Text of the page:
Finding research that definitively proves that the use of computers/technology makes a difference in learning has been difficult, primarily due to the many variables that exist when it comes to how students master content. However, there is one powerful study that proves that technology should be used by students at the lower grades.
During formative years, it’s important to extend students’ learning beyond just typical academics. Social and emotional learning (SEL) helps students develop emotional intelligence and create long-lasting impact outside of the classroom. It’s a phrase thrown around a lot these days. But what does it mean?
One persistent challenge for educational policymakers and planners related to the potential use of informational and communication technologies (ICTs) in remote, low income communities around the world is that most products, services, usage models, expertise, and research related to ICT use in education come from high-income contexts and environments.
Spread the loveSchool administrators have a lot on their plates each day. These officials are often responsible for selecting edtech and setting procedures for implementing technology throughout the school. However, some administrators are still guilty of making common mistakes with their own technology.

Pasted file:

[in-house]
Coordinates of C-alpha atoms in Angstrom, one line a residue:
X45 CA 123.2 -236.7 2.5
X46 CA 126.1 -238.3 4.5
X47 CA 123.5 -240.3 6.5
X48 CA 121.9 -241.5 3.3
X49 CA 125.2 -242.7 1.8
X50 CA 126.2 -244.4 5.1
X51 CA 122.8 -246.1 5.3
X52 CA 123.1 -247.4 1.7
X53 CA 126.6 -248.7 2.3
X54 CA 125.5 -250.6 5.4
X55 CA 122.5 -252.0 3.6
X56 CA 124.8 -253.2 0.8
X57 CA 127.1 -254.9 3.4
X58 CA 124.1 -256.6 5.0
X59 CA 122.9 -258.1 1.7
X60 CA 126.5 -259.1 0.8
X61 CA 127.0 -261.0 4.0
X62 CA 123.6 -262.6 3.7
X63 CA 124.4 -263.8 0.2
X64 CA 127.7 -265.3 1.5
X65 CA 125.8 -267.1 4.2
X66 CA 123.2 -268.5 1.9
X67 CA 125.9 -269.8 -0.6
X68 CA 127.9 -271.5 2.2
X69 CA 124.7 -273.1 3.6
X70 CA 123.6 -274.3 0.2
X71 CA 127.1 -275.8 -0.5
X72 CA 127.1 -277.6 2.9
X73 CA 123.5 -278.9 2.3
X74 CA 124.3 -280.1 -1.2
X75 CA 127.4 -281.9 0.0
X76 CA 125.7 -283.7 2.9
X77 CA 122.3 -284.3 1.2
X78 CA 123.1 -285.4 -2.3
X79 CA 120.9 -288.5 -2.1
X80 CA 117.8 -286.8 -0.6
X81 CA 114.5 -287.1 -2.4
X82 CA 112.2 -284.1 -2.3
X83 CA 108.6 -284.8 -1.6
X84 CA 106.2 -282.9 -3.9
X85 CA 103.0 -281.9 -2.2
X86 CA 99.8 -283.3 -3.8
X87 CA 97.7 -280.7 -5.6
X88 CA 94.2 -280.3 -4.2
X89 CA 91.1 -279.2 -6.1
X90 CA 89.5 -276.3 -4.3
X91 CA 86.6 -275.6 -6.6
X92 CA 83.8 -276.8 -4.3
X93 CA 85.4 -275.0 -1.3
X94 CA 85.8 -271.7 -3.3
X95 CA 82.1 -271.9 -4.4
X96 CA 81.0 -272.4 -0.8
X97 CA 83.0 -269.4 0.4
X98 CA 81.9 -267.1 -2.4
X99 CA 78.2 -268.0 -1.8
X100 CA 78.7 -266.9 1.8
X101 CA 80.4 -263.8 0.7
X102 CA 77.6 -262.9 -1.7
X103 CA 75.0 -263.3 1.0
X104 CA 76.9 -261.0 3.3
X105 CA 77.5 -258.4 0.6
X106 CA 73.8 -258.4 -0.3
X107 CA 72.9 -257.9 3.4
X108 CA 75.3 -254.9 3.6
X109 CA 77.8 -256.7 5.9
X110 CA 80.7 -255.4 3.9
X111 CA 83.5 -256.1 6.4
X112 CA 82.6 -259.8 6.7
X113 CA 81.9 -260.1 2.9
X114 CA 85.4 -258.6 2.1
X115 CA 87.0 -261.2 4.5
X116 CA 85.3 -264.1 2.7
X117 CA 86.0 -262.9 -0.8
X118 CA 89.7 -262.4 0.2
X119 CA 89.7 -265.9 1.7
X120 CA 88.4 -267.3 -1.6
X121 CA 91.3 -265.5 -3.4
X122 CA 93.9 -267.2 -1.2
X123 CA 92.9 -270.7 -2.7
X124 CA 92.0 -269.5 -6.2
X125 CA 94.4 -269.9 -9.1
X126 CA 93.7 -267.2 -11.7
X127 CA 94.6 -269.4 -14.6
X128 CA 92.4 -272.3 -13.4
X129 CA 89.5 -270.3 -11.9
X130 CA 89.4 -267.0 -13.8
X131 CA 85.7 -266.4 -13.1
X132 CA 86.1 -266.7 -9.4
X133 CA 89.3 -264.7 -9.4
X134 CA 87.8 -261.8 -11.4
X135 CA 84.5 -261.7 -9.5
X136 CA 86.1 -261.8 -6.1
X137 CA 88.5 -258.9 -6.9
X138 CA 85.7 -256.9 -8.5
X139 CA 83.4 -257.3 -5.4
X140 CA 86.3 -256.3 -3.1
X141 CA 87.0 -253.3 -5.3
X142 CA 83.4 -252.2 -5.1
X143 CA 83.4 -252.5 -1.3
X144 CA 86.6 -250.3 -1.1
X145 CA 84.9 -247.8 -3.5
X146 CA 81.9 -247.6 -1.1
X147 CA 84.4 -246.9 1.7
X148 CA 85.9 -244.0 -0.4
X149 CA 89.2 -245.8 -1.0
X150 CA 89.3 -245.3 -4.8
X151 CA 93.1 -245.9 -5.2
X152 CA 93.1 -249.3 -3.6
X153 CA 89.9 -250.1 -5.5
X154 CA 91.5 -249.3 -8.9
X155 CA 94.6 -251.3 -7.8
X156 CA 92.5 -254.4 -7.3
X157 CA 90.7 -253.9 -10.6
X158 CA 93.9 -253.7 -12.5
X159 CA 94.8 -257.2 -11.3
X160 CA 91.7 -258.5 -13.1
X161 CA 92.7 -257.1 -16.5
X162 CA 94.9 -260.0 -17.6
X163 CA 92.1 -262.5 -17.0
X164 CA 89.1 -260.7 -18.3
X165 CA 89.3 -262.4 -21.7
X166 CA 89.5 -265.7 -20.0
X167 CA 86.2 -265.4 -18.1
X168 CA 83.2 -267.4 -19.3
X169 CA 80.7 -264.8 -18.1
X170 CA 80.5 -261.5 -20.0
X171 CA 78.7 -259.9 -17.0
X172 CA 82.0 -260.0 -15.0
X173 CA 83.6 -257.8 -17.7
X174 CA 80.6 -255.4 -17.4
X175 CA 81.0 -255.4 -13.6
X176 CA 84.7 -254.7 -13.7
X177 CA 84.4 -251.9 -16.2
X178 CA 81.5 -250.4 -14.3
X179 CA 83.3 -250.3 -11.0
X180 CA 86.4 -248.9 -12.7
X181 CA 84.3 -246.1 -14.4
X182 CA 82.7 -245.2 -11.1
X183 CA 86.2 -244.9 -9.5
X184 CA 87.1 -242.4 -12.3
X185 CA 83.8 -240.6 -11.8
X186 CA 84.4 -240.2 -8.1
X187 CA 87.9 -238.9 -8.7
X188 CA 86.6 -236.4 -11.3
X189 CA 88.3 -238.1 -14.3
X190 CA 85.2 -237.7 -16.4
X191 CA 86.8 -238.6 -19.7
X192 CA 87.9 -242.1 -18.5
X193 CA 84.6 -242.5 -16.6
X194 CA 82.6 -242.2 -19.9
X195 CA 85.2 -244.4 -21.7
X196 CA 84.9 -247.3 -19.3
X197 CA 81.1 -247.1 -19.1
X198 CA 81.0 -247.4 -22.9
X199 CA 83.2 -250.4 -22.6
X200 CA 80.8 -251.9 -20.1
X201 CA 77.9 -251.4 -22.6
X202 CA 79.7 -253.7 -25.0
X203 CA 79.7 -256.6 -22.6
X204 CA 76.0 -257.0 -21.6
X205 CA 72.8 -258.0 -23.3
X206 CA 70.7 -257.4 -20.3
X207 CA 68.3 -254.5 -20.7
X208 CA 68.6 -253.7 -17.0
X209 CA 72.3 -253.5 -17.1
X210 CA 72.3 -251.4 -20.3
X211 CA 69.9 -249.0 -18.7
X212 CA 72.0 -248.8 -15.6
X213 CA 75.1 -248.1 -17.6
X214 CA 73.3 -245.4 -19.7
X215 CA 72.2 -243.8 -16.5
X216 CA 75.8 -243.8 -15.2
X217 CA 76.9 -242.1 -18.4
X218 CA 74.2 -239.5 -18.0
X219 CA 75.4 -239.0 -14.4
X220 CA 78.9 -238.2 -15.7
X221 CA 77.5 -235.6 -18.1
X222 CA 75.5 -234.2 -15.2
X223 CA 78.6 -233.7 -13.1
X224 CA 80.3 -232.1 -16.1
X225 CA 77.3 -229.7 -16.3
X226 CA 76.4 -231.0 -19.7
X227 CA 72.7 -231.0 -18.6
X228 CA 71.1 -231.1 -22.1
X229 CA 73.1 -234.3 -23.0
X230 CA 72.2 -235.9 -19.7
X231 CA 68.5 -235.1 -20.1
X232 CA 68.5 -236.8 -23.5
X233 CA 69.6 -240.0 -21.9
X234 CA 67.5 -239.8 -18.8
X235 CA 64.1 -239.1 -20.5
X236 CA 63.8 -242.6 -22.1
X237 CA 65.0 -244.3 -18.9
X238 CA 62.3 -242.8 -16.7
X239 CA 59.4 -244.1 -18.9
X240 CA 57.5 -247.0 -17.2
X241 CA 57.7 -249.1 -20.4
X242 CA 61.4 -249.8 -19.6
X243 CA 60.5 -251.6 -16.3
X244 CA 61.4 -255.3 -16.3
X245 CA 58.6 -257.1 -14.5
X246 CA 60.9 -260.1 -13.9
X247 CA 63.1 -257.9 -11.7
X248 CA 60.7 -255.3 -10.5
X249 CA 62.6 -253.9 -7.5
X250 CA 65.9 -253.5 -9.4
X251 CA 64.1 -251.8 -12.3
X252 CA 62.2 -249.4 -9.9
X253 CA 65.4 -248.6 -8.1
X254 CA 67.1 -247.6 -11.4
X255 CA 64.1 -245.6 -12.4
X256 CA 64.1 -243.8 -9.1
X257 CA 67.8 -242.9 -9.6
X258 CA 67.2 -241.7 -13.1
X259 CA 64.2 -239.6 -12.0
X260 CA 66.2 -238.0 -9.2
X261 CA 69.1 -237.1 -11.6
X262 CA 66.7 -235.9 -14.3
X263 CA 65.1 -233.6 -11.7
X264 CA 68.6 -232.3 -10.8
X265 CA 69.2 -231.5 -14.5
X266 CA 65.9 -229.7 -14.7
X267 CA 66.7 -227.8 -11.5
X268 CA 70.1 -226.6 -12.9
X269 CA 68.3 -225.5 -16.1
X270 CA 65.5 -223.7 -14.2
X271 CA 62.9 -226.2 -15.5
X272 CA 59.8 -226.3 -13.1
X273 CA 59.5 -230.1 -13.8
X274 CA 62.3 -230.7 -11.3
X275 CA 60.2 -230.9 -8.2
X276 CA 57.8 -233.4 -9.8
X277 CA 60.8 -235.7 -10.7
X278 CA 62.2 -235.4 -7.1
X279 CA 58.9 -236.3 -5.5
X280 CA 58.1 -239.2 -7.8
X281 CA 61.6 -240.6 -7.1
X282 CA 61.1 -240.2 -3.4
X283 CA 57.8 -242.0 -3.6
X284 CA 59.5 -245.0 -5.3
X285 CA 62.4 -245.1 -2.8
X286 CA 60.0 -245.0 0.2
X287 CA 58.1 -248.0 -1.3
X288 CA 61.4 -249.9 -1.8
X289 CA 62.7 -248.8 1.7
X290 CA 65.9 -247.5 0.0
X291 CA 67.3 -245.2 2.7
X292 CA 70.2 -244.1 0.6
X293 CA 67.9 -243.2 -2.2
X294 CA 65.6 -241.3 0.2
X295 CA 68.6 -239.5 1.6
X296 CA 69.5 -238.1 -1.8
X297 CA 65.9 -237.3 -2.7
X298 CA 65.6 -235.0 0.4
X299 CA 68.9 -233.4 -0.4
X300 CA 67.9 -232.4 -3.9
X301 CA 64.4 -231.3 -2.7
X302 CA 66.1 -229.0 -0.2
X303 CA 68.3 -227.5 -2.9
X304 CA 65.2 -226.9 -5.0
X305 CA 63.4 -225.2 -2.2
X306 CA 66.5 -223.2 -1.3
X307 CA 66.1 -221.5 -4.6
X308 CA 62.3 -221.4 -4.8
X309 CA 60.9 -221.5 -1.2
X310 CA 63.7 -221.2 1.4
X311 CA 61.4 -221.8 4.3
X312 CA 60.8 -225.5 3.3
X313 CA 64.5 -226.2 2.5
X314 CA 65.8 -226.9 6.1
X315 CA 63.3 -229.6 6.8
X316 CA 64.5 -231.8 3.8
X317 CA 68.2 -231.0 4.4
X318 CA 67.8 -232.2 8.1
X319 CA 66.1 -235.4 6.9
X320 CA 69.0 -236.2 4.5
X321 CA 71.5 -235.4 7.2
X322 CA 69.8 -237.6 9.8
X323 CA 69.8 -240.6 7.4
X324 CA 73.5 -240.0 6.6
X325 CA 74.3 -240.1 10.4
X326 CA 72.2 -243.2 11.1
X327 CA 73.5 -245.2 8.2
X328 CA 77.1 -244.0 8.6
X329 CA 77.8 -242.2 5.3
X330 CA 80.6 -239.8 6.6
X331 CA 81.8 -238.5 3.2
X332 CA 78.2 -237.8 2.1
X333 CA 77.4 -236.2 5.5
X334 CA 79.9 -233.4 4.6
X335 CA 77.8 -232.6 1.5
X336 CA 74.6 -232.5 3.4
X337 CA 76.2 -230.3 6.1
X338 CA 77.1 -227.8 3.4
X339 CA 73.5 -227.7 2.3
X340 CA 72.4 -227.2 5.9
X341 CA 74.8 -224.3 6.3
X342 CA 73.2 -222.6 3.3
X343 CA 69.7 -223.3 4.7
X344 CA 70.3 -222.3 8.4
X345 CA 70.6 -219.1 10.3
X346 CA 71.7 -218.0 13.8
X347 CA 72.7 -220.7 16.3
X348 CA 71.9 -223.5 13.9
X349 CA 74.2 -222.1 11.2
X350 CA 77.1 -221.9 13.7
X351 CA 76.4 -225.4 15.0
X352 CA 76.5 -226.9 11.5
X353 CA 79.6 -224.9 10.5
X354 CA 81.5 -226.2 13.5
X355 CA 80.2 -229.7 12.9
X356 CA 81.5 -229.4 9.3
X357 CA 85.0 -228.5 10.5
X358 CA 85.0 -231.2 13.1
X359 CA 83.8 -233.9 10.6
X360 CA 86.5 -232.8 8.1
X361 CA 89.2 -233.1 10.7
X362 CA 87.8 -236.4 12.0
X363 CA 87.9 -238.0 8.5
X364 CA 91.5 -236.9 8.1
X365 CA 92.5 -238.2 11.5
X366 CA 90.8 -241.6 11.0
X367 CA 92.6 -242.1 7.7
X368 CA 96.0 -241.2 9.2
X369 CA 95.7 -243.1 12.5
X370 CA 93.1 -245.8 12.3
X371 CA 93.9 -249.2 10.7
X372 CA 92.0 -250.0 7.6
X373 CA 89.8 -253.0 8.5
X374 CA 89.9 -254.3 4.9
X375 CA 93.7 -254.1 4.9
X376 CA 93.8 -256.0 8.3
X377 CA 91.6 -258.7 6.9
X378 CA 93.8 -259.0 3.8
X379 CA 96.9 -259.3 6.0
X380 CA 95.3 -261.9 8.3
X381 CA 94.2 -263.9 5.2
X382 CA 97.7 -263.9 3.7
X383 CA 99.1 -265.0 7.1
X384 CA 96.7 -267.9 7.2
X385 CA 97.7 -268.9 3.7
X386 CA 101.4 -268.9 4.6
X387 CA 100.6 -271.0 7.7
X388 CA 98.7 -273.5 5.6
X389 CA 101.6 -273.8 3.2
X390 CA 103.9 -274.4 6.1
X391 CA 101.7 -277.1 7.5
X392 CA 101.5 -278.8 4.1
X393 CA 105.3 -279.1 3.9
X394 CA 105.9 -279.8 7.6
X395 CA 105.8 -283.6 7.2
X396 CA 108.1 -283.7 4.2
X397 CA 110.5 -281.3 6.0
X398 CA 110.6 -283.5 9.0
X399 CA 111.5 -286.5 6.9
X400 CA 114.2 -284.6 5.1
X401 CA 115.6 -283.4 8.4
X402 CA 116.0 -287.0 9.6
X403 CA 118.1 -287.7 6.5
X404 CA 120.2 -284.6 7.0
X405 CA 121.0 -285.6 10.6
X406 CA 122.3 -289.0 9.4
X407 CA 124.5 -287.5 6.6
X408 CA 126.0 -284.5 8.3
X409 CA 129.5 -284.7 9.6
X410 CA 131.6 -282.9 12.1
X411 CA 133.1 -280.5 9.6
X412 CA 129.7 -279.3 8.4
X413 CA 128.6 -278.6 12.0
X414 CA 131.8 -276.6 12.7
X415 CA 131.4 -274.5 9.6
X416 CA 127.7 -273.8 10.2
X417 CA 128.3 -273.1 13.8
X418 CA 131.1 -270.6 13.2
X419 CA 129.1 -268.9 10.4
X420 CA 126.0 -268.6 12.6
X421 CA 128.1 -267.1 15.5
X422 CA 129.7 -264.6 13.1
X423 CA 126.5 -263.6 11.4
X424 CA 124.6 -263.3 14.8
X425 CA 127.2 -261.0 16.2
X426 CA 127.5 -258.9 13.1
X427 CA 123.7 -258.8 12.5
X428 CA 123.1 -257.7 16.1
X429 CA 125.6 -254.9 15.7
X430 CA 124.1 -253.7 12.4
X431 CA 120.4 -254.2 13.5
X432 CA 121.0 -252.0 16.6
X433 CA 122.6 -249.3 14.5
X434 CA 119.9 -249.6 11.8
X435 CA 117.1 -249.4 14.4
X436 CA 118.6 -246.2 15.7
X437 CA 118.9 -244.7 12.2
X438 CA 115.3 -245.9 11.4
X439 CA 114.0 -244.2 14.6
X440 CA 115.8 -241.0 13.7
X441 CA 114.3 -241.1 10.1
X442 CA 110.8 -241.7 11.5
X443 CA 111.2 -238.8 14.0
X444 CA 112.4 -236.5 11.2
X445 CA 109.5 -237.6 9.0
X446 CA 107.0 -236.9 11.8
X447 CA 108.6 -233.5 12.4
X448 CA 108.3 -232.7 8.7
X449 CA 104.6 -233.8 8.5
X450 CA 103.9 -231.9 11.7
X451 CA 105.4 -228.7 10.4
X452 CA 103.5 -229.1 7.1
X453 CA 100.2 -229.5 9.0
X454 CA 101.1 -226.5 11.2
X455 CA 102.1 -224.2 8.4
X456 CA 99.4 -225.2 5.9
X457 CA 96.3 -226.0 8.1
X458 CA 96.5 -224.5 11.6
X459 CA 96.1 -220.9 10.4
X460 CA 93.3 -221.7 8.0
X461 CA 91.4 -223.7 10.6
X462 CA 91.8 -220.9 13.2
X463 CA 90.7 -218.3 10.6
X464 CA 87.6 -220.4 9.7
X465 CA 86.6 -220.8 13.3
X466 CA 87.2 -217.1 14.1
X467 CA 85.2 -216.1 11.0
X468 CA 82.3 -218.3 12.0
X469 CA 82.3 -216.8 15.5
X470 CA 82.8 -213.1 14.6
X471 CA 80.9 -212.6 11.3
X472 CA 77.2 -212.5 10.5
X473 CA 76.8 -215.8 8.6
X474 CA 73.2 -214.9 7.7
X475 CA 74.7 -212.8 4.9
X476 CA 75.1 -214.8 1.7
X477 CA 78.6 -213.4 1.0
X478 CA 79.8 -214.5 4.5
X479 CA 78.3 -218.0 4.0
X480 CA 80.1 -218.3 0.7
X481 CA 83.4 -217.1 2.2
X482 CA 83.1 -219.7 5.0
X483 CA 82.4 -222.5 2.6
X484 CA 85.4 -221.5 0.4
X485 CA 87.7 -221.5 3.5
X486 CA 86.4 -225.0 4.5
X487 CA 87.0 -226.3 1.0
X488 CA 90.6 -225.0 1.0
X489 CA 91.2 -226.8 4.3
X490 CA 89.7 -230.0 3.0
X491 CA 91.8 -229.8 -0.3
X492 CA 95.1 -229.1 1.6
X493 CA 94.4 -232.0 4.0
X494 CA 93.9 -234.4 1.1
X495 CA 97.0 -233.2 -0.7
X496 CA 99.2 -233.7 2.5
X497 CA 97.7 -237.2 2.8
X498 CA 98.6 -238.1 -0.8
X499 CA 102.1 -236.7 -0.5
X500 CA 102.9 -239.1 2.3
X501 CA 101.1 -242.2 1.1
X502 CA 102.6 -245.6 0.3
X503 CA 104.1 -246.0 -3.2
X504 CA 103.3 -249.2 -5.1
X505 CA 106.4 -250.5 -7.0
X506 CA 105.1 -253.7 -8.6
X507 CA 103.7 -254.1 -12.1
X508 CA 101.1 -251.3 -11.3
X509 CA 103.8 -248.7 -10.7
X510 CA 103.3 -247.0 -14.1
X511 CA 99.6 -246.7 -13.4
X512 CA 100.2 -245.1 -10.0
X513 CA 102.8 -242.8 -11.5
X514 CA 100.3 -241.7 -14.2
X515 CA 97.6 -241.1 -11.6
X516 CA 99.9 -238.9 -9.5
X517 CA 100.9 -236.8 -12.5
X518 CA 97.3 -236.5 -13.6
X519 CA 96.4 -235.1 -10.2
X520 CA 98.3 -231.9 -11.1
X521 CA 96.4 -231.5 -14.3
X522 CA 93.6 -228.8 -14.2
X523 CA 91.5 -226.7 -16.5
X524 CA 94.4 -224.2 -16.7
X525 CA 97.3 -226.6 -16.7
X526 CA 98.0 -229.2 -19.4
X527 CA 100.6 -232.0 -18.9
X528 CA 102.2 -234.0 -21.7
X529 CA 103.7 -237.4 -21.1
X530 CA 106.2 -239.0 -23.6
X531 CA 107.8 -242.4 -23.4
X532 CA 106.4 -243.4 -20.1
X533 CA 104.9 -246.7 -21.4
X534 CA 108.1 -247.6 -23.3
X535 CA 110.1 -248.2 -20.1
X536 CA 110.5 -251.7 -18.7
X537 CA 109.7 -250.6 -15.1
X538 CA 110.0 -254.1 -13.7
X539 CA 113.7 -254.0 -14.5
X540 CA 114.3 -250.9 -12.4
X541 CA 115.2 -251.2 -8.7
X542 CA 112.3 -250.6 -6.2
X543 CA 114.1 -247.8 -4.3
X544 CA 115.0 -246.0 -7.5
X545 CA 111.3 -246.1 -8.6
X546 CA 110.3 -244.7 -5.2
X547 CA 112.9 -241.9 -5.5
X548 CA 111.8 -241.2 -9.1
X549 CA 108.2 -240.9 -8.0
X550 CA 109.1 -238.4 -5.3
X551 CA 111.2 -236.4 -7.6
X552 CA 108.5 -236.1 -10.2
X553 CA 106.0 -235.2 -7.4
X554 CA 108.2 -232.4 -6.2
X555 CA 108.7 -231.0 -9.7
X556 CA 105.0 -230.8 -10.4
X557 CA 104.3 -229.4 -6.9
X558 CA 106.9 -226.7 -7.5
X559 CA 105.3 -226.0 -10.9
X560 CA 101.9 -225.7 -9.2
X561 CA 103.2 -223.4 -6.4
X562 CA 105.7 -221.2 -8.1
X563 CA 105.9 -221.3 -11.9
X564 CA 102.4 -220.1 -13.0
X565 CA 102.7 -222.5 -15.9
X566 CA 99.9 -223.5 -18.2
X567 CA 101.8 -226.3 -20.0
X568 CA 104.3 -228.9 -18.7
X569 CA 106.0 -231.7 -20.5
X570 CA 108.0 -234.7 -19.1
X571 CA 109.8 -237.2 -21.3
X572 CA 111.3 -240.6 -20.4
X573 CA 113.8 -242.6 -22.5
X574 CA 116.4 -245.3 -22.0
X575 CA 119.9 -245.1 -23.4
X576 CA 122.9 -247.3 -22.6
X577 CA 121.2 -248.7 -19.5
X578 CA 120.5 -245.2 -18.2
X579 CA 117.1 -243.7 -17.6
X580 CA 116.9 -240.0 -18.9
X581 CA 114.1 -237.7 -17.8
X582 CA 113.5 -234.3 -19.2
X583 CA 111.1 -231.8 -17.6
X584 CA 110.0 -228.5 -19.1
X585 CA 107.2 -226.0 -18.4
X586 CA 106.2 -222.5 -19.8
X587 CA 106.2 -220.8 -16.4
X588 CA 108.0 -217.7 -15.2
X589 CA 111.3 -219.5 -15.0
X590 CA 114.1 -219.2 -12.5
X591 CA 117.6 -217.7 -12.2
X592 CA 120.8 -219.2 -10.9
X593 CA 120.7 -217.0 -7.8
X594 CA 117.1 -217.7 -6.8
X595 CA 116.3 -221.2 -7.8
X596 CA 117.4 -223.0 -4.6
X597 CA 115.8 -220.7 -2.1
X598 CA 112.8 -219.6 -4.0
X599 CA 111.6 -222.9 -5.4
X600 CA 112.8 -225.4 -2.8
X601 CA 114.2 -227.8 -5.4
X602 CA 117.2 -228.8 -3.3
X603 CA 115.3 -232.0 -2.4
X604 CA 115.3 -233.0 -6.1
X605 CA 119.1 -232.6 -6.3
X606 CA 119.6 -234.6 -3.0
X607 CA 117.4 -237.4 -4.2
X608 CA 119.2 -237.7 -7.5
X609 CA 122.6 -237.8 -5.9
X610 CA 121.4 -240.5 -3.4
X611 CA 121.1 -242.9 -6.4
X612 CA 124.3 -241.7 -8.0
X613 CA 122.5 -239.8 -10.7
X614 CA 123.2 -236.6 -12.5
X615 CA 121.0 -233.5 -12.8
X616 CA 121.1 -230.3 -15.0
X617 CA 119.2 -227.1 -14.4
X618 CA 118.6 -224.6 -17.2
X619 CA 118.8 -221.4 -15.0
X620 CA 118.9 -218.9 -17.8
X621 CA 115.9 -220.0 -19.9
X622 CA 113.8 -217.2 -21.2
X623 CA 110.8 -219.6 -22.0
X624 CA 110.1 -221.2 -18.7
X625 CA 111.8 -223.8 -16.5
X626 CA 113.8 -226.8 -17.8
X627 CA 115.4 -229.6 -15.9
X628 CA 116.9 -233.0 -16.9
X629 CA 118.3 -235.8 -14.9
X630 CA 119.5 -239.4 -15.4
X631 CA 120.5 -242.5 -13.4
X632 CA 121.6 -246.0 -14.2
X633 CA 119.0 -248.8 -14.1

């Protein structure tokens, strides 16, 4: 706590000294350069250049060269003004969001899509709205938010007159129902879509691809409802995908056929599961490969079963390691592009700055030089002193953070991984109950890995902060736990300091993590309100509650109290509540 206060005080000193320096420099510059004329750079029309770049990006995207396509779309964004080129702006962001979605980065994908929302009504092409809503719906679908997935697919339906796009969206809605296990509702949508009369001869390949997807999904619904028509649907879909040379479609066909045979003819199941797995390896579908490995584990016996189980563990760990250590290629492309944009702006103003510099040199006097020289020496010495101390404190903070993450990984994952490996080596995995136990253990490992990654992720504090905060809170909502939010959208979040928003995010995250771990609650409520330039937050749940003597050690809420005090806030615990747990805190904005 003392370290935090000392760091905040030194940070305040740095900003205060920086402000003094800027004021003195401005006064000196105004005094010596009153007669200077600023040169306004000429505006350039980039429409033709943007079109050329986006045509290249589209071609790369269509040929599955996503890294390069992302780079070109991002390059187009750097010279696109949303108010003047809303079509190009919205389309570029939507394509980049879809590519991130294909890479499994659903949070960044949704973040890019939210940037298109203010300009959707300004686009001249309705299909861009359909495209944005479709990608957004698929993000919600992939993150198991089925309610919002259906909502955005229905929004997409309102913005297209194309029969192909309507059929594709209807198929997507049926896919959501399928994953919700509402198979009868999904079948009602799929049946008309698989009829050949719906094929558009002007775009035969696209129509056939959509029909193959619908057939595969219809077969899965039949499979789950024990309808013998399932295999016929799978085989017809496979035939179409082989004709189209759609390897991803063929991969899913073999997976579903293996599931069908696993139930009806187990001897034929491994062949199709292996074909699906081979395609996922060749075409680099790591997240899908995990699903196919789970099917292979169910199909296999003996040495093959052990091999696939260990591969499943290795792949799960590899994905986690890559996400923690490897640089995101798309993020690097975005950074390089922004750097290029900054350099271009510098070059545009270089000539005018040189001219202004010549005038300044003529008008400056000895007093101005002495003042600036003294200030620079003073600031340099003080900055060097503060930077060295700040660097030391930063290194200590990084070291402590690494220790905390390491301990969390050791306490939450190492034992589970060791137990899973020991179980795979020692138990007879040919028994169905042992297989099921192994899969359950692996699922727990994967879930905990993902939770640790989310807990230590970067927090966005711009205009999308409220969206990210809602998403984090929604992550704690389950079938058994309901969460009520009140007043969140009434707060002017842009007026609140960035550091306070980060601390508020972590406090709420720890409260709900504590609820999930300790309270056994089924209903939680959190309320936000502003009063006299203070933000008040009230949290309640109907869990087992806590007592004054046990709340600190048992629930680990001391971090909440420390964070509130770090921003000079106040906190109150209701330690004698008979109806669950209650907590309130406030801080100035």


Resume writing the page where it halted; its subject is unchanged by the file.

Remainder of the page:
I’m really excited to feature today’s guest post by Tanya Avrith, educational technology consultant and former teacher. As she describes below, she’s put in her classroom time and seen first-hand the way technology use has changed the way kids communicate and learn. As one of the brains behind the Lester B.
YouTube, Instagram and Snapchat are the most popular online platforms among teens. Fully 95% of teens have access to a smartphone, and 45% say they are online ‘almost constantly’ Until recently, Facebook had dominated the social media landscape among America’s youth – but it is no longer the most popular online platform among teens, according to a new Pew Research Center survey.
We must either: integrate technology or support teachers; teach traditionally or personalize learning; support districts or support charters; fund edtech or fund schools; individualize learning or humanize instruction. As oversimplified as the above statements may seem, recent public discourse around ongoing trends in K-12 education has fallen into this trap of two-sided, black-and-white debates.
Technology rapidly changes the workplace and the skills demanded, making current workers less employable. One approach is to think about the kind of work that technology cannot replace. (Photo: Curt Carnemark / World Bank) Depending on to whom you listen, automation, robotics, and artificial intelligence (AI) will either solve all our problems or end the human race.